Offside: 2 (Morris/Ruidíaz, 1)
Corner-kicks: 4 (Lodeiro, 4)
Saves: 3 (Frei, 3)

Los Angeles FC – Pablo Sisniega; Eddie Segura, Jesus David Murillo, Tristan Blackmon, Jordan Harvey (Mohamed El-Munir 56’); Latif Blessing, Eduard Atuesta, Mark-Anthony Kaye; Carlos Vela, Bradley Wright-Phillips (Kwadwo Opoku HT), Christian Torres (Adrien Perez 56’) – Substitutes not used: Kenneth Vermeer, Dejan Jakovic, Antonio Leone, Erik Duenas, Bryce Duke, Francisco Ginella

Total shots: 12 (Vela, 4)
Shots on goal: 4 (Vela, 2)
Fouls: 14 (Kaye, 3)
Offside: 2 (Kaye/Wright-Phillips, 1)
Corner-kicks: 8 (Vela, 6)
Saves: 0

“One Life” by Megan Rapinoe book review

One Life

by Megan Rapinoe

Megan Rapinoe has been a member of OL Reign since it began as Seattle Reign FC in 2013. I have been covering the club (& other things) for ProstAmerika and @GoalieGuys for the past several seasons. Megan makes herself available to the media in very generous amounts, sometimes clearly wiped out from matches. She answers questions, pretty directly, and seems to love just talking about the game. Her public profile sometimes means the questions are not directly about the game, which is why we have a big publishing house having her write this book. Megan Rapinoe is an interesting person, a person who is more than willing to take on difficult topics and take personal stances that make it tough for her to only get questions about the game.

Over the seasons I have covered her as a player I have managed to get some interesting nuggets from her about the game. She is always shooting, she says, so when some of the audacious moves she attempts look like they could be a cross or a shot, assume shot. It is precisely that risk taking that makes her valuable to club and country, as she has the skill and tactical awareness of knowing when to try something and when not.

I was first really aware of Rapinoe’s soccer IQ as I watched her stoppage time cross to Abby Wambach in the 2011 World Cup quarterfinals over and over. She received the ball with a lot of space, had very little time, would only really get a single chance at it, and launched a long diagonal cross to the far post that had no margin for error. The ball was perfect.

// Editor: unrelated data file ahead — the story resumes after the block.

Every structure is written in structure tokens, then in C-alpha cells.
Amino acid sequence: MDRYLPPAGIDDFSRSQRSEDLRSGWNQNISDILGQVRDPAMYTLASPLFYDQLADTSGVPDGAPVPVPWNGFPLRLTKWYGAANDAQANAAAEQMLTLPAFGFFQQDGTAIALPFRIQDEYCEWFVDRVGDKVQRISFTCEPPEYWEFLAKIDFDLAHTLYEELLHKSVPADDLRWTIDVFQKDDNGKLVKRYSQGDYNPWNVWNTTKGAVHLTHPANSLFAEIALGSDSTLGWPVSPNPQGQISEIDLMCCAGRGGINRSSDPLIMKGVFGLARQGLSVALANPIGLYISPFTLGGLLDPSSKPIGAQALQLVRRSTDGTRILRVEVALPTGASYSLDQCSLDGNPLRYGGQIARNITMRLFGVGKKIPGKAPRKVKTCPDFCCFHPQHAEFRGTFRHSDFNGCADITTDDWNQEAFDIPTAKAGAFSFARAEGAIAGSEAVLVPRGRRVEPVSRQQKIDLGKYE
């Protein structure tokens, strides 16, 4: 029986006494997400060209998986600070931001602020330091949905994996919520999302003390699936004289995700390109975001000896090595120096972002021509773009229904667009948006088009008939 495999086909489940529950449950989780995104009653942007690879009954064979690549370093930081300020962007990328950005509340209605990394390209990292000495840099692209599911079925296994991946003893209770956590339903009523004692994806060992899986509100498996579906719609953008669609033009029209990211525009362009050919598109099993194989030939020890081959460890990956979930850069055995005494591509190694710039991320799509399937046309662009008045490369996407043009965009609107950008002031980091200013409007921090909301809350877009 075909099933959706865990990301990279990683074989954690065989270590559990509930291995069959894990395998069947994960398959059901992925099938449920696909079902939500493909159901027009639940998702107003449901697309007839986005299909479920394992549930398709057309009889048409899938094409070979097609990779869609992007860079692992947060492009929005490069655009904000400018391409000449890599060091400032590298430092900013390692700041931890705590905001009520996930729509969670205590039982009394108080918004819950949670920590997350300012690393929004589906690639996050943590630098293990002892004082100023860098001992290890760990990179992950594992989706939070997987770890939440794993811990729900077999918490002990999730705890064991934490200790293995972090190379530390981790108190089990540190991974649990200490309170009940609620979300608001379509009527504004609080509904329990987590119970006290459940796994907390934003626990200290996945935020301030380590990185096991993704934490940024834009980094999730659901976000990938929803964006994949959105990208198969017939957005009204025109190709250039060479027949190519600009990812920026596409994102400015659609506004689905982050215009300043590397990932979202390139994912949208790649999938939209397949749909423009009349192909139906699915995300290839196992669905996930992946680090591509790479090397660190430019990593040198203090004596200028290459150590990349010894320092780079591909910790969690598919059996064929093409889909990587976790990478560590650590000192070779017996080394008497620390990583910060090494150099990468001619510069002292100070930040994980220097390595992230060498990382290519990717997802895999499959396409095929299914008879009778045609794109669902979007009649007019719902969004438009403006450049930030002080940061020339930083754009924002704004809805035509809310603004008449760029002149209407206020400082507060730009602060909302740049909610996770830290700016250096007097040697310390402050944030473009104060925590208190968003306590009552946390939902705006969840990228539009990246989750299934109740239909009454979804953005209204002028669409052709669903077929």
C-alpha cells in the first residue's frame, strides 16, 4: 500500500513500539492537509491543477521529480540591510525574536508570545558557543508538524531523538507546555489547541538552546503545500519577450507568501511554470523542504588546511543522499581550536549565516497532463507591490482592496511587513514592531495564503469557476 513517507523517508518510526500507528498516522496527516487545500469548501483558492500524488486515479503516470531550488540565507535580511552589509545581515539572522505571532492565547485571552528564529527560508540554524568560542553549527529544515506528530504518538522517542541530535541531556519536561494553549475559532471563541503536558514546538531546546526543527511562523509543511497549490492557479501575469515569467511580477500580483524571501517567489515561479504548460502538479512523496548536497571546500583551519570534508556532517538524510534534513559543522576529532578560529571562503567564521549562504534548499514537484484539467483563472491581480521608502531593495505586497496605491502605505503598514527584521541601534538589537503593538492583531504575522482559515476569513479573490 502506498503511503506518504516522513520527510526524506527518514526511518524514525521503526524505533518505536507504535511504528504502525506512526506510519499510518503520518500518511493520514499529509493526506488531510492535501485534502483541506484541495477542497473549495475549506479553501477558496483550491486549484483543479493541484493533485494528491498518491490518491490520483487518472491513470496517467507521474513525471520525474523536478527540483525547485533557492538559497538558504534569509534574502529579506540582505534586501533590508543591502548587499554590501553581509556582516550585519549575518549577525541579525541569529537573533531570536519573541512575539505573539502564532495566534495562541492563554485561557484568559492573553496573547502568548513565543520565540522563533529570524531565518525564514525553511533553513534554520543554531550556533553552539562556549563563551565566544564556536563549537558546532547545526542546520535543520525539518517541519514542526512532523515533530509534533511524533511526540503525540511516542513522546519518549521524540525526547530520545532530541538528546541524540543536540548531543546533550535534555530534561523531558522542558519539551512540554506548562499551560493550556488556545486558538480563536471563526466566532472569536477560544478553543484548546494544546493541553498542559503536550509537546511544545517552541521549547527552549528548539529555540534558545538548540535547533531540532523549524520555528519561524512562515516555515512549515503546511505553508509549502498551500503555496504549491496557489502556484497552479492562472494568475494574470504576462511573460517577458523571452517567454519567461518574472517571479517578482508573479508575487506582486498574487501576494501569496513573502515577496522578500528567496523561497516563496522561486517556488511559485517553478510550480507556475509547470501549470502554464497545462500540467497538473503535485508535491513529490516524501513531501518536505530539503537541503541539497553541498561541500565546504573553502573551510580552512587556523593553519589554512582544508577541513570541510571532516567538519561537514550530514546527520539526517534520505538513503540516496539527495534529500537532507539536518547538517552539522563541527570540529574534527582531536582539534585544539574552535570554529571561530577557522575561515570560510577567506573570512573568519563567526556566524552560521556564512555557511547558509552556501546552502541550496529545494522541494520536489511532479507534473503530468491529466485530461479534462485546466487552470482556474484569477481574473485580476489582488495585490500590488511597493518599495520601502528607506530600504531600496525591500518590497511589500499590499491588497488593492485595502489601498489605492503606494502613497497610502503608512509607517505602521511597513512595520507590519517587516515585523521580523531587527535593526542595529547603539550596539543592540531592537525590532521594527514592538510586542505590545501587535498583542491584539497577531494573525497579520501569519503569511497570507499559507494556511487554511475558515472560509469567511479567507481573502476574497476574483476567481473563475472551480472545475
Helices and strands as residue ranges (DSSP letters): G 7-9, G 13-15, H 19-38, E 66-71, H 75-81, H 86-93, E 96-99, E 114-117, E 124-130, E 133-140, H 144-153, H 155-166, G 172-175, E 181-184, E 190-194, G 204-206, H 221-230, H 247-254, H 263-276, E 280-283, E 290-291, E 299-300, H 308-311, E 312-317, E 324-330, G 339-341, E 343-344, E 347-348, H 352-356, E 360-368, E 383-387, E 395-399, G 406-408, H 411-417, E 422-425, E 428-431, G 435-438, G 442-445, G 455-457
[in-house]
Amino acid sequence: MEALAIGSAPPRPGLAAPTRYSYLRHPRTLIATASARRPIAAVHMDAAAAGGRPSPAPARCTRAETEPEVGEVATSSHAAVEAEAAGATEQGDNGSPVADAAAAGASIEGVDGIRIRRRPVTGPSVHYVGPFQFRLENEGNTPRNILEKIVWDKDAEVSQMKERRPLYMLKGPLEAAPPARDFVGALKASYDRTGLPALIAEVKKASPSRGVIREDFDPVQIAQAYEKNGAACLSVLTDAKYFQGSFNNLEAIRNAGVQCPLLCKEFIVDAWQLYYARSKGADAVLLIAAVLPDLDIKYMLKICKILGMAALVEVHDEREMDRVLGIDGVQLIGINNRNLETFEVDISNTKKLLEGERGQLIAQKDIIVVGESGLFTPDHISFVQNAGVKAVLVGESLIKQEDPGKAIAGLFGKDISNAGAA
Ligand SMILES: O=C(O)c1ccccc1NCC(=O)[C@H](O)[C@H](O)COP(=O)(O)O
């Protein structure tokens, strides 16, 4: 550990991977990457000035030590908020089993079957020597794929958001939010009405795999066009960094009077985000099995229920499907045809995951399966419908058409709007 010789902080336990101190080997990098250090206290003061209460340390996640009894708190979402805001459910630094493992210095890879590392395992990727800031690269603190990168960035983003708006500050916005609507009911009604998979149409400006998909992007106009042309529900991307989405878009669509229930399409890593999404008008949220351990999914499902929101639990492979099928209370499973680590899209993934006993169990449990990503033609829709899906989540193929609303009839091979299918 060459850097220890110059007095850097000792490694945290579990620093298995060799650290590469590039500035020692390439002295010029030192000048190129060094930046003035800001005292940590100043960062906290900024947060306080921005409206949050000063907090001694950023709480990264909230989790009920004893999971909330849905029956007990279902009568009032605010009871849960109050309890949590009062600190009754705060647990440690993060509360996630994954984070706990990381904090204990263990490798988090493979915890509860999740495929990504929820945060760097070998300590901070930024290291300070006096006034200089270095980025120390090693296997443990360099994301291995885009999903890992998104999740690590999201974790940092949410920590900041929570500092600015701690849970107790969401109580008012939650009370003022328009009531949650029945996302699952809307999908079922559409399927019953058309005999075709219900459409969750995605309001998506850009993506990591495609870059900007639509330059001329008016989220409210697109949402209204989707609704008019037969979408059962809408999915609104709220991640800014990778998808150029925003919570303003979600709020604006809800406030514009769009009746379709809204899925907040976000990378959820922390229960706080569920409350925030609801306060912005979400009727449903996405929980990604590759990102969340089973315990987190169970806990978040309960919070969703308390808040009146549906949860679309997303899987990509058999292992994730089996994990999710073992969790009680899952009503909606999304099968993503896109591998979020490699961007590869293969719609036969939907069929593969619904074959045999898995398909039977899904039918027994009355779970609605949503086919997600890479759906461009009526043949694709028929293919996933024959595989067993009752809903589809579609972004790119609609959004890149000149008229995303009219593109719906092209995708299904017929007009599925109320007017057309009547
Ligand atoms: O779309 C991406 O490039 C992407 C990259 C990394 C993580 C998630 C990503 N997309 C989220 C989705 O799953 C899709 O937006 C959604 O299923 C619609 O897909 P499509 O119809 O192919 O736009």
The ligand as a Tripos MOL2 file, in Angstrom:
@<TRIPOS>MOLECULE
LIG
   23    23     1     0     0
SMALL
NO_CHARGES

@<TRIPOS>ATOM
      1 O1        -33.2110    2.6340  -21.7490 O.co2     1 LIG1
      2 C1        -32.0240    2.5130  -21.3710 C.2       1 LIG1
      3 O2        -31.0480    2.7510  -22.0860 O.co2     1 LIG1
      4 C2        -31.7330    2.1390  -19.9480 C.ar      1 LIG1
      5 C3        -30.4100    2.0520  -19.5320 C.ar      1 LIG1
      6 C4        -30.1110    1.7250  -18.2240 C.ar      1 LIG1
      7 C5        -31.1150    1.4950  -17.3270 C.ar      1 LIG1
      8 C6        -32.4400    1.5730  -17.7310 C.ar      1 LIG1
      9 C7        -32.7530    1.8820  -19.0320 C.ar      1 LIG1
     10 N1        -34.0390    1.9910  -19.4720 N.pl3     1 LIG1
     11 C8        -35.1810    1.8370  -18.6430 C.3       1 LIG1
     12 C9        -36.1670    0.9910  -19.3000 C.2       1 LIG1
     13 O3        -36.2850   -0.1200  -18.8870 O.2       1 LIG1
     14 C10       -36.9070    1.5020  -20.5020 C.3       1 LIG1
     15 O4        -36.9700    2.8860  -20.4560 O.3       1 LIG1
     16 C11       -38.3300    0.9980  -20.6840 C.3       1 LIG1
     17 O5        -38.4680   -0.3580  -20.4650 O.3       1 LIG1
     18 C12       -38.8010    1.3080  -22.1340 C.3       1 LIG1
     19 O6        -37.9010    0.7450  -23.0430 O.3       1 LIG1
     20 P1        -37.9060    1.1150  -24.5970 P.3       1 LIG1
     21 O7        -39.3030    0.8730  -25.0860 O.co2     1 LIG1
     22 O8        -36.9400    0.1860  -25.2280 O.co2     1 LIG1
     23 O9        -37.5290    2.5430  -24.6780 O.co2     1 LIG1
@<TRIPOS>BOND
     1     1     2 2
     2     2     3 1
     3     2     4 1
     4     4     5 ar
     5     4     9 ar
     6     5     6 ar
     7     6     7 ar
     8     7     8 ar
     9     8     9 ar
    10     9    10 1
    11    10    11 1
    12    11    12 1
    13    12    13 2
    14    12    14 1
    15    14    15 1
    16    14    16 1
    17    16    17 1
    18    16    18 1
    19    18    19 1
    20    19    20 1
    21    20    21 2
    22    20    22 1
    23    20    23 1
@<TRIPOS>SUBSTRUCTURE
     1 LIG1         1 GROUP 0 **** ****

When the Reign lost in the 2015 NWSL Championship she went before the media, and I watched a clearly exhausted player studying the stat sheet set up at the table as we were waiting to start the presser. That loss stung. It was a good team, a really good team, and they have not got back to the final since. But, she got up there and answered the questions to represent her club.

After winning the 2019 world cup, Rapinoe returned to her club and maybe played more than she was supposed to. She put forth a fantastic match against arch-rival Portland Thorns FC, nearly scoring on a chip that hit the crossbar. Demands on her time meant there was almost no turnaround and she was headed off to Milan to represent the USWNT and be named 2019 FIFA Women’s Player of the Year, sharing the stage with men’s winner Leo Messi.

As a high profile LGBTQ athlete, her personal relationships have been in the public eye. Her willingness to take on social justice issues put her squarely in the sights of those who would vilify her. She has held her ground, spoken at length and with knowledge of topics, and become sought after as an interview subject. Despite international tugs on her time, she has been willing to make certain the local soccer media is also given time, even when it would be excusable to pass.

The book is Megan telling the story of how she got to this point in time, where people might be interested in her writing a book to tell her story. She is self aware of the status she has as a successful athlete, LGBTQ icon, and activist. It is clear that she knows she could choose things to be different, but that she is simply not interested in an easy and safe path of avoiding controversy. Her upbringing as a queer youth in a conservative town that eventually found herself is one so many people can relate to. This is an important story.

The seasons I have been covering the Reign covers much of the content of this book. There have been opportunities to discuss issues related to her injury recovery, national team play, and activism. Talking with her after the first match in Seattle after kneeling was powerful. Opposition team members in the NWSL were her national team teammates and they were very much also available to discuss the profound impact the protests were having.

She has taken abuse for her stances. She is also an example of strength and resilience. When some of her employers were more understanding than others, she kept to her path. The book addresses some very hard subjects head on, just like Megan to do.

As noted, a few years ago after a match I asked Megan if a ball that drifted over the cross bar was a shot or a cross. She laughed and told me, “I am always shooting.” This book is proof of that.

photos by Jeff Lageson